Discontinuous Galerkin Isogeometric Analysis of Elliptic PDEs on Surfaces
The Isogeometric Analysis (IGA) was introduced by Hughes et al. (2005) and has since been developed intensively, see also monograph Cottrell et al. (2009), is a very suitable framework for representing and discretizing Partial Differential Equations (PDEs) on surfaces. We refer the reader to the survey paper by Dziuk and Elliot (2013) where different finite element approaches to the numerical solution of PDEs on surfaces are discussed. Very recently, Dedner et al. (2013) have used and analyzed the Discontinuous Galerkin (DG) finite element method for solving elliptic problems on surfaces. The IGA of second-order PDEs on surfaces that avoid errors arising from the approximation of the surface, has been introduced and numerically studied by Dede and Quarteroni (2012). Brunero (2012) presented some discretization error analysis of the DG-IGA applied to plane (2d) diffusion problems that carries over to plane linear elasticity problems which have recently been studied numerically in Apostolatos et al. (2013). The efficient generation of the IGA equations, their fast solution, and the implementation of adaptive IGA schemes are currently hot research topics. The use of DG technologies will certainly facilitate the handling of the multi-patch case.
In this paper, we use the DG method to handle the IGA of diffusion problems on closed or open, multi-patch NURBS surfaces. The DG technology easily allows us to handle non-homogeneous Dirichlet boundary condition as in the Nitsche method and the multi-patch NURBS spaces which can be discontinuous across the patch boundaries. We also derive discretization error estimates in the DG- and -norms. Finally, we present some numerical results confirming our theoretical estimates.
2 Surface Diffusion Model Problem
Let us assume that the physical (computational) domain , where we are going to solve our diffusion problem, is a sufficiently smooth, two-dimensional generic (Riemannian) manifold (surface) defined in the physical space by means of a smooth multi-patch NURBS mapping that is defined as follows. Let be a partition of our physical computational domain into non-overlapping patches (subdomains) such that and for , and let each patch be the image of the parameter domain by some NURBS mapping , which can be represented in the form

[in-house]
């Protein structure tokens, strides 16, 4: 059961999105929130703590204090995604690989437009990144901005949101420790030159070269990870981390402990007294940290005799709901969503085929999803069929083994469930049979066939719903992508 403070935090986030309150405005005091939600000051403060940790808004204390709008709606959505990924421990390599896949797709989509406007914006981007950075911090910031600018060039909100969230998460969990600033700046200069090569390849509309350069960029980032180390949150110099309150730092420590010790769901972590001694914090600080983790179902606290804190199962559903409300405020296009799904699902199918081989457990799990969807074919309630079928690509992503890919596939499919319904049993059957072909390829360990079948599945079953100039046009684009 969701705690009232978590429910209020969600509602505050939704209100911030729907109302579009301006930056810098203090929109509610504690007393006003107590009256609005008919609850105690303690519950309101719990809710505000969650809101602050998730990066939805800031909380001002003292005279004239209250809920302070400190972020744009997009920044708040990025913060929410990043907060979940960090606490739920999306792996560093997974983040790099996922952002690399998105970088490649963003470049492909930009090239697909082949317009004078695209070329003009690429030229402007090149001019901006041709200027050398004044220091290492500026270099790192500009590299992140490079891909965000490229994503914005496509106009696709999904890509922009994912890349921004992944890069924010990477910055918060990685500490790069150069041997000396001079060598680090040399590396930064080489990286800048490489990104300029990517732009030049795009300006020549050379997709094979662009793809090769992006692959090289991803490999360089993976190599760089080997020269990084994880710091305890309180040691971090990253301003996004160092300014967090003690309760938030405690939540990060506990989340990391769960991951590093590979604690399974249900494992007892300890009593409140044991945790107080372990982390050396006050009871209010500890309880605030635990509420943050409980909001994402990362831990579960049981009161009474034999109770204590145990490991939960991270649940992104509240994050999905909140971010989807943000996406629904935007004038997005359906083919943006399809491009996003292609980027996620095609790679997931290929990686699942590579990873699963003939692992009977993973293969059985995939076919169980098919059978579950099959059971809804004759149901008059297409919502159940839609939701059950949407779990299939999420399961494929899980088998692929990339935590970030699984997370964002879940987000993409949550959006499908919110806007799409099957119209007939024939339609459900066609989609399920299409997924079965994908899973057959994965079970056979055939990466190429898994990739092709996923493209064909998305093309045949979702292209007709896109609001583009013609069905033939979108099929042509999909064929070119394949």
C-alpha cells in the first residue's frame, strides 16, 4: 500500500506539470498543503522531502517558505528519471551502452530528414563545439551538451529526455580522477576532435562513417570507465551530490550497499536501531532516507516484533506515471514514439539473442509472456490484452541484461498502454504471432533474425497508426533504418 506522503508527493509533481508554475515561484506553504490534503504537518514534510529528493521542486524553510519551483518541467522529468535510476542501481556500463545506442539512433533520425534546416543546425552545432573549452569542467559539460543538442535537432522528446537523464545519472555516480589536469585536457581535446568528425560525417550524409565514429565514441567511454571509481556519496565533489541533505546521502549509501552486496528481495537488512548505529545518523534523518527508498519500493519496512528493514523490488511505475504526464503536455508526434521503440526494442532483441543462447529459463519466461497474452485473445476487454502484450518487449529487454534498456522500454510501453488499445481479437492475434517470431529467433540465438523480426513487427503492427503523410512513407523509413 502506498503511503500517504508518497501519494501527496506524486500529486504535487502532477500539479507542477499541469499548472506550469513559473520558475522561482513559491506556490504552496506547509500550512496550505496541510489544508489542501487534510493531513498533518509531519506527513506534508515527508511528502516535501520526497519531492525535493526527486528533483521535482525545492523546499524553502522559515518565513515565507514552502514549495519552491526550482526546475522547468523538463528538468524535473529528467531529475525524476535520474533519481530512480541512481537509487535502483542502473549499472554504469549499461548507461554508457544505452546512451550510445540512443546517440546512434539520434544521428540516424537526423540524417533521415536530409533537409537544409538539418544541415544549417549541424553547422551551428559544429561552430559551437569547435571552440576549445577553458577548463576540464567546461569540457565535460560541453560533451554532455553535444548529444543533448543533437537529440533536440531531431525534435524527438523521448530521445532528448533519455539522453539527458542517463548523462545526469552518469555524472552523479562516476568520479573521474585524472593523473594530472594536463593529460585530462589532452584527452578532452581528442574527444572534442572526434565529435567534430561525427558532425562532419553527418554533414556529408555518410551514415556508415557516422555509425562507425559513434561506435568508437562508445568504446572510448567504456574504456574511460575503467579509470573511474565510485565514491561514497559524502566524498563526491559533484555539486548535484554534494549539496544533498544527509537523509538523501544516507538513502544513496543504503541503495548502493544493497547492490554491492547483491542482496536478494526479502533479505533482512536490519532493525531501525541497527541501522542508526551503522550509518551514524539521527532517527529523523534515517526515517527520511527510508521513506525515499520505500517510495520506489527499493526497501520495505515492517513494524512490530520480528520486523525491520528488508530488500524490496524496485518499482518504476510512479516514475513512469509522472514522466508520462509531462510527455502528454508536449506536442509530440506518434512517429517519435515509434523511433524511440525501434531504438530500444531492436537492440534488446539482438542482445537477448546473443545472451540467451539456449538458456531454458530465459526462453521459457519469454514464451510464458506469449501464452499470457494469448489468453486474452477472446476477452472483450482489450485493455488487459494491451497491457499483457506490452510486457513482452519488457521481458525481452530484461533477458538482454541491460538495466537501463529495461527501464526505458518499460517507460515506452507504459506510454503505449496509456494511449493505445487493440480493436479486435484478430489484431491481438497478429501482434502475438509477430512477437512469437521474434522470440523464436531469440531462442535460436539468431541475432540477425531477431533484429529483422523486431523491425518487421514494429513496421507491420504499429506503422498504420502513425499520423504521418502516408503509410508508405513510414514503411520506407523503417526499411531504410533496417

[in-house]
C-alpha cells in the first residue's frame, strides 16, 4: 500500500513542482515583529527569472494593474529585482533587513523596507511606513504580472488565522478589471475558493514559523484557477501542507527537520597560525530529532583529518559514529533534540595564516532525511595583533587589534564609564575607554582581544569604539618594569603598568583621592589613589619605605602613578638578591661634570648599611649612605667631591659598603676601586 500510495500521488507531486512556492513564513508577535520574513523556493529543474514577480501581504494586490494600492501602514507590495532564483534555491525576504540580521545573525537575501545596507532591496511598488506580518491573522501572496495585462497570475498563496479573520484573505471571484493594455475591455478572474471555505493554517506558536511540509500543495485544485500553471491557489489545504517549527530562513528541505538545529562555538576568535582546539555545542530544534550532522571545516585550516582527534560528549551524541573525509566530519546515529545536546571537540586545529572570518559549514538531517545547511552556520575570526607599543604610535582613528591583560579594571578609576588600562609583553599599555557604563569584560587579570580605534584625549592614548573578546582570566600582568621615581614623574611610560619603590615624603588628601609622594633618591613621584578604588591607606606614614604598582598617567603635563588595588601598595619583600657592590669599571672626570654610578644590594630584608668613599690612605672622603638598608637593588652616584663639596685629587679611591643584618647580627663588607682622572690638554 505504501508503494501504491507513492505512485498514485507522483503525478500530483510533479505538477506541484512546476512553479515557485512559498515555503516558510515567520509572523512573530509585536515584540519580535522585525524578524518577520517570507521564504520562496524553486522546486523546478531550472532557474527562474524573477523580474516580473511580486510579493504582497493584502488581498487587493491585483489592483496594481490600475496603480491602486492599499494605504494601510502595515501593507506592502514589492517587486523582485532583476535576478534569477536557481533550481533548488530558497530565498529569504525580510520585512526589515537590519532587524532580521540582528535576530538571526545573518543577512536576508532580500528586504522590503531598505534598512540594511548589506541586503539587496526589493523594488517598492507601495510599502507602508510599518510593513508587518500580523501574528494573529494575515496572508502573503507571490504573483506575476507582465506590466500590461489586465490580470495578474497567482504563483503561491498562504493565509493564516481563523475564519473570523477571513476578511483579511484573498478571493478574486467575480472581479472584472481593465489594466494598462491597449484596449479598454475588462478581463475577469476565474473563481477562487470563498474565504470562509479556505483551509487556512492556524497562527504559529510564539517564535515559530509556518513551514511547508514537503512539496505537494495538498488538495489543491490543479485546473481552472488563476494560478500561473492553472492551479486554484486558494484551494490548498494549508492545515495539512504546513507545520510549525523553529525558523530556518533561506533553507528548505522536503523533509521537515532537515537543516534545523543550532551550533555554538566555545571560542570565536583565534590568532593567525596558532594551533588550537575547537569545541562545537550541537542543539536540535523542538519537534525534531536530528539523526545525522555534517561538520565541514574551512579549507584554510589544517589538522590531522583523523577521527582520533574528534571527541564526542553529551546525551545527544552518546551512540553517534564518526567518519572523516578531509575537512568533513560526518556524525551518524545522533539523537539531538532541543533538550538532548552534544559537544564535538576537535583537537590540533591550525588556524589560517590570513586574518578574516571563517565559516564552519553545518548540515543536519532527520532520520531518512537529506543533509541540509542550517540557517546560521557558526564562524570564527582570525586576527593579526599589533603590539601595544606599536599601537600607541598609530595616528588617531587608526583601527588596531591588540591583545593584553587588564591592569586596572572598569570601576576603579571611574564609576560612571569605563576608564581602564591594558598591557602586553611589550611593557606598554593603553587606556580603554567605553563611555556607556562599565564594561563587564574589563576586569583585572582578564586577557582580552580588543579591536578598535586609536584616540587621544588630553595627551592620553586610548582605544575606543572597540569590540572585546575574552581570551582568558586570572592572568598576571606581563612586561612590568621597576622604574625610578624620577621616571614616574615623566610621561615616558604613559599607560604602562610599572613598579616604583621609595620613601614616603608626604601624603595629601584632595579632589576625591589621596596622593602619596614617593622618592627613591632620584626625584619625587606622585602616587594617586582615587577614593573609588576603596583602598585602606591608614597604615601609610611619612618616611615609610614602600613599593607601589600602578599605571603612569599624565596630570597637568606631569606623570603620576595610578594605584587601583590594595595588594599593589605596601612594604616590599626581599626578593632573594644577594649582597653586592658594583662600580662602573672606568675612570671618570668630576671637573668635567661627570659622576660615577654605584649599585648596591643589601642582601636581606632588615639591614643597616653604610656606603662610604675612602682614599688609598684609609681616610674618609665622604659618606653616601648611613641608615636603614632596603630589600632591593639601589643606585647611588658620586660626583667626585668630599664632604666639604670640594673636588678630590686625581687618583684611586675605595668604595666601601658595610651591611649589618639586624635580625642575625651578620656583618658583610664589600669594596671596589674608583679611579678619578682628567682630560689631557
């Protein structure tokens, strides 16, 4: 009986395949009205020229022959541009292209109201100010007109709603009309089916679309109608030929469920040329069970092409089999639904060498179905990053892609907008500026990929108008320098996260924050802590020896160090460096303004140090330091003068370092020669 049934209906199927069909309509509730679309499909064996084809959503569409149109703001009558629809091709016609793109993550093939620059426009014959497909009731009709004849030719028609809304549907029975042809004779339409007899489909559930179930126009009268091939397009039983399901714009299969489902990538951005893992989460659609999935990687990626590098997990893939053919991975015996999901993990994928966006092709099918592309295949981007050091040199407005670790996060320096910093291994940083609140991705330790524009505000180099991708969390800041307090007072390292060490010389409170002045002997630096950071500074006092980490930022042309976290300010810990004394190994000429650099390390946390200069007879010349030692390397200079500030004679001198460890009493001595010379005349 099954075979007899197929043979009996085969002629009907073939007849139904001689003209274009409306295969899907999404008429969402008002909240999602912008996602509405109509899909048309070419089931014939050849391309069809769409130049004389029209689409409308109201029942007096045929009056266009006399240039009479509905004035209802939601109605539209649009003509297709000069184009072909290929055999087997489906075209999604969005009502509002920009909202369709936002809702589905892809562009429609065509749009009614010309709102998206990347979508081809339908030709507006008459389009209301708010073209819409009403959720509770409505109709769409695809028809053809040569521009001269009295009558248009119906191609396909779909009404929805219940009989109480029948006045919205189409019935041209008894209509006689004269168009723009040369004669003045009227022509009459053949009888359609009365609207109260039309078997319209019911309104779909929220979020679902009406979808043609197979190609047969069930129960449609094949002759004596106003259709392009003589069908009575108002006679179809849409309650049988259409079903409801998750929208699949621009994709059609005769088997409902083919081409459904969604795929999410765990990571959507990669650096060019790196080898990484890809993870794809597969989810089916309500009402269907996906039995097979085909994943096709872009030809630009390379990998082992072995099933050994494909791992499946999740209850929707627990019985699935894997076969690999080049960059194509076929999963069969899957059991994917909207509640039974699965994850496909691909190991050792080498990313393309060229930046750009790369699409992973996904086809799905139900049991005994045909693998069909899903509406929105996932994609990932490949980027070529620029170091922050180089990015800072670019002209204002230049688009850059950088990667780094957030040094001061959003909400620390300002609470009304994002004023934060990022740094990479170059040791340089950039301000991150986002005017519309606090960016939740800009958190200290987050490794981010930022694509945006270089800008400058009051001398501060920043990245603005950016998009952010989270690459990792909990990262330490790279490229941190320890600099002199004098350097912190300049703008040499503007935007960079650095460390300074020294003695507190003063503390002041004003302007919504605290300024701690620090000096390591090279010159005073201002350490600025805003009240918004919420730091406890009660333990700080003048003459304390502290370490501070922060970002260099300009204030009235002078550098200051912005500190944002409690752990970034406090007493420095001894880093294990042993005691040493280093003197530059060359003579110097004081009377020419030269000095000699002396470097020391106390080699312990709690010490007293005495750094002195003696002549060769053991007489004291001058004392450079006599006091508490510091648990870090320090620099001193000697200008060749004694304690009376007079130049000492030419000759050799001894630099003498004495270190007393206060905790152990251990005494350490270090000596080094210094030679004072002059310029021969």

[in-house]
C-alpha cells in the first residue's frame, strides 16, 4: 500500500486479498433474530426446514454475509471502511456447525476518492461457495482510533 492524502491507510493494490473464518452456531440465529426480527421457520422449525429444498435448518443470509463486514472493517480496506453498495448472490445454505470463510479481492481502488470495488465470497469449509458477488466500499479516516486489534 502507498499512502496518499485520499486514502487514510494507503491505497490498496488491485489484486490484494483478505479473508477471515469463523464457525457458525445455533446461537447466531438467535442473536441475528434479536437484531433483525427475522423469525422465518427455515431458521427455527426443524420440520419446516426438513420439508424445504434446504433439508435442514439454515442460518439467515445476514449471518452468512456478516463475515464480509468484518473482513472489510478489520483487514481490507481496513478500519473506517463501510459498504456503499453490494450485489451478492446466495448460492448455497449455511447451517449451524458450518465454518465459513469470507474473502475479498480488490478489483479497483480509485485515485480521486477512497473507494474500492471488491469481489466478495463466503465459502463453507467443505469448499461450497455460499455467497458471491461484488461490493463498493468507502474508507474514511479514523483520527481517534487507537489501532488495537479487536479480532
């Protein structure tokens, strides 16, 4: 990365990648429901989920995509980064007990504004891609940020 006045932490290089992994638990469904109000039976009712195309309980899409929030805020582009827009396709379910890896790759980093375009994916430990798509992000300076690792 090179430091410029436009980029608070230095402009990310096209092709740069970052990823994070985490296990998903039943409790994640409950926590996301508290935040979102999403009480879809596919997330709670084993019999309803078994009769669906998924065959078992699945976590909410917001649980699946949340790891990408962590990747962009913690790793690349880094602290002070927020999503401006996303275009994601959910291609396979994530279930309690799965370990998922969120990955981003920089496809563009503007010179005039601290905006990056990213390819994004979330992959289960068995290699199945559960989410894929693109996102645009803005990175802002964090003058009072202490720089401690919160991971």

where are the bivariate NURBS basis functions, and are the control points, see Cottrell et al. (2009) for a detailed description.
Let us now consider a diffusion problem on the surface the weak formulation of which can be written as follows: find such that
with the bilinear and linear forms are given by the relations
respectively, where denotes the so-called tangential or surface gradient, see e.g. Definition 2.3 in Dziuk and Elliot (2013) for its precise description. The hyperplane and the test space are given by and for the case of an open surface with the boundary such that , whereas in the case of a pure Neumann problem () as well as in the case of closed surfaces unless there is a reaction term. In case of closed surfaces there is of course no integral over in the linear functional on the right-hand side of (2). In the remainder of the paper, we will mainly discuss the case of mixed boundary value problems on an open surface under appropriate assumptions (e.g., , - uniformly positive and bounded, , and ) ensuring existence and uniqueness of the solution of (2). For simplicity, we assume that the diffusion coefficient is patch-wise constant, i.e. on for . The other cases including the reaction-diffusion case can be treated in the same way and yield the same results like presented below.
3 DG-IGA Schemes and their Properties
The DG-IGA variational identity
which corresponds to (2), can be derived in the same way as their FE counterpart, where with some . The DG bilinear and linear forms in the Symmetric Interior Penalty Galerkin (SIPG) version, that is considered throughout this paper for definiteness, are defined by the relationships
respectively, where the usual DG notations for the averages and jumps are used, see, e.g., Rivière (2008). The sets , and denote the sets of edges of the patches belonging to , and , respectively whereas is the mesh-size on . The penalty parameter must be chosen such that the ellipticity of the DG bilinear on can be ensured. The relationship between our model problem (2) and the DG variational identity (3) is given by the consistency theorem that can easily be verified.
Now we consider the finite-dimensional Multi-Patch NURBS subspace
of our DG space , where denotes the space of NURBS functions on each single-patch , and the NURBS basis functions are given by the push-forward of the NURBS functions to their corresponding physical sub-domains on the surface . Finally, the DG scheme for our model problem (2) reads as follows: find such that
For simplicity of our analysis, we assume matching meshes in the IGA sense, where the discretization parameter characterizes the mesh-size in the patch whereas always denotes the underlying polynomial degree of the NURBS. Using special trace and inverse inequalities in the NURBS spaces and Young’s inequality, for sufficiently large DG penalty parameter , we can easily establish coercivity and boundedness of the DG bilinear form with respect to the DG energy norm